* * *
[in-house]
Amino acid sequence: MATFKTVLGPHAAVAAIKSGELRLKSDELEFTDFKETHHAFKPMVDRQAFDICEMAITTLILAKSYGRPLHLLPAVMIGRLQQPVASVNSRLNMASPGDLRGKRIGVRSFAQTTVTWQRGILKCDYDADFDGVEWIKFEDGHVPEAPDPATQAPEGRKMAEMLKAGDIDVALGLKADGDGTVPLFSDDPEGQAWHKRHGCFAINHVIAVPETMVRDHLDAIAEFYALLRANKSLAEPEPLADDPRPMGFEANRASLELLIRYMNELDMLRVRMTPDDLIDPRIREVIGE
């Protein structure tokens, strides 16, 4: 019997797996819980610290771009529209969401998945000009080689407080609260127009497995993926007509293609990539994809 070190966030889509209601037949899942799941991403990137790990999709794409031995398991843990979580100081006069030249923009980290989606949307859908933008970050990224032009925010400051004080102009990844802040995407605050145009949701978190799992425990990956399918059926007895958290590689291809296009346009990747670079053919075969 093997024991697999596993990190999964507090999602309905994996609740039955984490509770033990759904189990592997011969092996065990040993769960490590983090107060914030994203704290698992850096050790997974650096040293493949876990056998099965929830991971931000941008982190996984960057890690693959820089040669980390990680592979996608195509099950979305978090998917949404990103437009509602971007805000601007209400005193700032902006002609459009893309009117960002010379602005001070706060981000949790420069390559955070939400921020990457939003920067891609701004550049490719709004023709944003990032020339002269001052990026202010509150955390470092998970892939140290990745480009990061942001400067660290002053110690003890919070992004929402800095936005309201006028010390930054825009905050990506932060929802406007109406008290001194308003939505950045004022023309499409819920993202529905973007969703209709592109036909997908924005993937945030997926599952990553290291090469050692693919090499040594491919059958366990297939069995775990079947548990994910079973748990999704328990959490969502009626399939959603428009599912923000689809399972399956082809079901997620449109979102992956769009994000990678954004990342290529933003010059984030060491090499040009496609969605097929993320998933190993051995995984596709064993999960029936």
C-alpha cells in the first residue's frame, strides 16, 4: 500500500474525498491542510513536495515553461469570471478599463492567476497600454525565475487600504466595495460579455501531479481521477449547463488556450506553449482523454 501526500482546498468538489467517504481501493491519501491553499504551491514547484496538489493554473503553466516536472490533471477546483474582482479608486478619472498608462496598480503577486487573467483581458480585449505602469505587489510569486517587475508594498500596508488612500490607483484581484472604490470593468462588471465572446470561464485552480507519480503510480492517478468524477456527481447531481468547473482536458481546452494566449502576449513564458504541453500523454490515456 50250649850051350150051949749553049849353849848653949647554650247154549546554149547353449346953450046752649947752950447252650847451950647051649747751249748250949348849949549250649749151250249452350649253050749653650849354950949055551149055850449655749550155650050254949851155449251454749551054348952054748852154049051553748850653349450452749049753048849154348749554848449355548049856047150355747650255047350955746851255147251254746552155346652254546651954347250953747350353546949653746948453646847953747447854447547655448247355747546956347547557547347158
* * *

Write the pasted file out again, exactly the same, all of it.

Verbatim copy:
[in-house]
Amino acid sequence: MATFKTVLGPHAAVAAIKSGELRLKSDELEFTDFKETHHAFKPMVDRQAFDICEMAITTLILAKSYGRPLHLLPAVMIGRLQQPVASVNSRLNMASPGDLRGKRIGVRSFAQTTVTWQRGILKCDYDADFDGVEWIKFEDGHVPEAPDPATQAPEGRKMAEMLKAGDIDVALGLKADGDGTVPLFSDDPEGQAWHKRHGCFAINHVIAVPETMVRDHLDAIAEFYALLRANKSLAEPEPLADDPRPMGFEANRASLELLIRYMNELDMLRVRMTPDDLIDPRIREVIGE
């Protein structure tokens, strides 16, 4: 019997797996819980610290771009529209969401998945000009080689407080609260127009497995993926007509293609990539994809 070190966030889509209601037949899942799941991403990137790990999709794409031995398991843990979580100081006069030249923009980290989606949307859908933008970050990224032009925010400051004080102009990844802040995407605050145009949701978190799992425990990956399918059926007895958290590689291809296009346009990747670079053919075969 093997024991697999596993990190999964507090999602309905994996609740039955984490509770033990759904189990592997011969092996065990040993769960490590983090107060914030994203704290698992850096050790997974650096040293493949876990056998099965929830991971931000941008982190996984960057890690693959820089040669980390990680592979996608195509099950979305978090998917949404990103437009509602971007805000601007209400005193700032902006002609459009893309009117960002010379602005001070706060981000949790420069390559955070939400921020990457939003920067891609701004550049490719709004023709944003990032020339002269001052990026202010509150955390470092998970892939140290990745480009990061942001400067660290002053110690003890919070992004929402800095936005309201006028010390930054825009905050990506932060929802406007109406008290001194308003939505950045004022023309499409819920993202529905973007969703209709592109036909997908924005993937945030997926599952990553290291090469050692693919090499040594491919059958366990297939069995775990079947548990994910079973748990999704328990959490969502009626399939959603428009599912923000689809399972399956082809079901997620449109979102992956769009994000990678954004990342290529933003010059984030060491090499040009496609969605097929993320998933190993051995995984596709064993999960029936």
C-alpha cells in the first residue's frame, strides 16, 4: 500500500474525498491542510513536495515553461469570471478599463492567476497600454525565475487600504466595495460579455501531479481521477449547463488556450506553449482523454 501526500482546498468538489467517504481501493491519501491553499504551491514547484496538489493554473503553466516536472490533471477546483474582482479608486478619472498608462496598480503577486487573467483581458480585449505602469505587489510569486517587475508594498500596508488612500490607483484581484472604490470593468462588471465572446470561464485552480507519480503510480492517478468524477456527481447531481468547473482536458481546452494566449502576449513564458504541453500523454490515456 50250649850051350150051949749553049849353849848653949647554650247154549546554149547353449346953450046752649947752950447252650847451950647051649747751249748250949348849949549250649749151250249452350649253050749653650849354950949055551149055850449655749550155650050254949851155449251454749551054348952054748852154049051553748850653349450452749049753048849154348749554848449355548049856047150355747650255047350955746851255147251254746552155346652254546651954347250953747350353546949653746948453646847953747447854447547655448247355747546956347547557547347158